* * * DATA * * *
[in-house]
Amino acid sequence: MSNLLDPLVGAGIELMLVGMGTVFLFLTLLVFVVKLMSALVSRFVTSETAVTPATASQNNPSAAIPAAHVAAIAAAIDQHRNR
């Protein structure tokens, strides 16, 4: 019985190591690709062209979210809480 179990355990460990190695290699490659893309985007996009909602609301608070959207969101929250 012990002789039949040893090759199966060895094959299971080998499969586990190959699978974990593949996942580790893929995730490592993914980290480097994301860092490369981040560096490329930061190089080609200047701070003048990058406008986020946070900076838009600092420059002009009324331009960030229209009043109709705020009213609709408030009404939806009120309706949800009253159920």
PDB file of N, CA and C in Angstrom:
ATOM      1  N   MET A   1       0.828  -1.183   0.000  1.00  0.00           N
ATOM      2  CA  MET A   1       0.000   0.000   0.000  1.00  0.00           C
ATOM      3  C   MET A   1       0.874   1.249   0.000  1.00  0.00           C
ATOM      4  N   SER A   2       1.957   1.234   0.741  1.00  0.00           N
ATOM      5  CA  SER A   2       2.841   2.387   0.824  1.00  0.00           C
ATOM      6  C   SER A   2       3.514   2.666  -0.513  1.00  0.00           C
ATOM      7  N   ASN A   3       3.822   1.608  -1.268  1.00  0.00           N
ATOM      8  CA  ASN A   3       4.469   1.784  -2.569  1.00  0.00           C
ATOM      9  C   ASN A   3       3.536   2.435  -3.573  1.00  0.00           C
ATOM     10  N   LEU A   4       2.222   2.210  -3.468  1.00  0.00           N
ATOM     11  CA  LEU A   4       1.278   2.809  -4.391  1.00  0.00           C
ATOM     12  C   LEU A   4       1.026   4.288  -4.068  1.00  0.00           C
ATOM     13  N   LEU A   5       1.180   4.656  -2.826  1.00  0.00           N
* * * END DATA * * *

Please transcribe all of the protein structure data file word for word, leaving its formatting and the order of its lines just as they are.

[in-house]
Amino acid sequence: MSNLLDPLVGAGIELMLVGMGTVFLFLTLLVFVVKLMSALVSRFVTSETAVTPATASQNNPSAAIPAAHVAAIAAAIDQHRNR
């Protein structure tokens, strides 16, 4: 019985190591690709062209979210809480 179990355990460990190695290699490659893309985007996009909602609301608070959207969101929250 012990002789039949040893090759199966060895094959299971080998499969586990190959699978974990593949996942580790893929995730490592993914980290480097994301860092490369981040560096490329930061190089080609200047701070003048990058406008986020946070900076838009600092420059002009009324331009960030229209009043109709705020009213609709408030009404939806009120309706949800009253159920």
PDB file of N, CA and C in Angstrom:
ATOM      1  N   MET A   1       0.828  -1.183   0.000  1.00  0.00           N
ATOM      2  CA  MET A   1       0.000   0.000   0.000  1.00  0.00           C
ATOM      3  C   MET A   1       0.874   1.249   0.000  1.00  0.00           C
ATOM      4  N   SER A   2       1.957   1.234   0.741  1.00  0.00           N
ATOM      5  CA  SER A   2       2.841   2.387   0.824  1.00  0.00           C
ATOM      6  C   SER A   2       3.514   2.666  -0.513  1.00  0.00           C
ATOM      7  N   ASN A   3       3.822   1.608  -1.268  1.00  0.00           N
ATOM      8  CA  ASN A   3       4.469   1.784  -2.569  1.00  0.00           C
ATOM      9  C   ASN A   3       3.536   2.435  -3.573  1.00  0.00           C
ATOM     10  N   LEU A   4       2.222   2.210  -3.468  1.00  0.00           N
ATOM     11  CA  LEU A   4       1.278   2.809  -4.391  1.00  0.00           C
ATOM     12  C   LEU A   4       1.026   4.288  -4.068  1.00  0.00           C
ATOM     13  N   LEU A   5       1.180   4.656  -2.826  1.00  0.00           N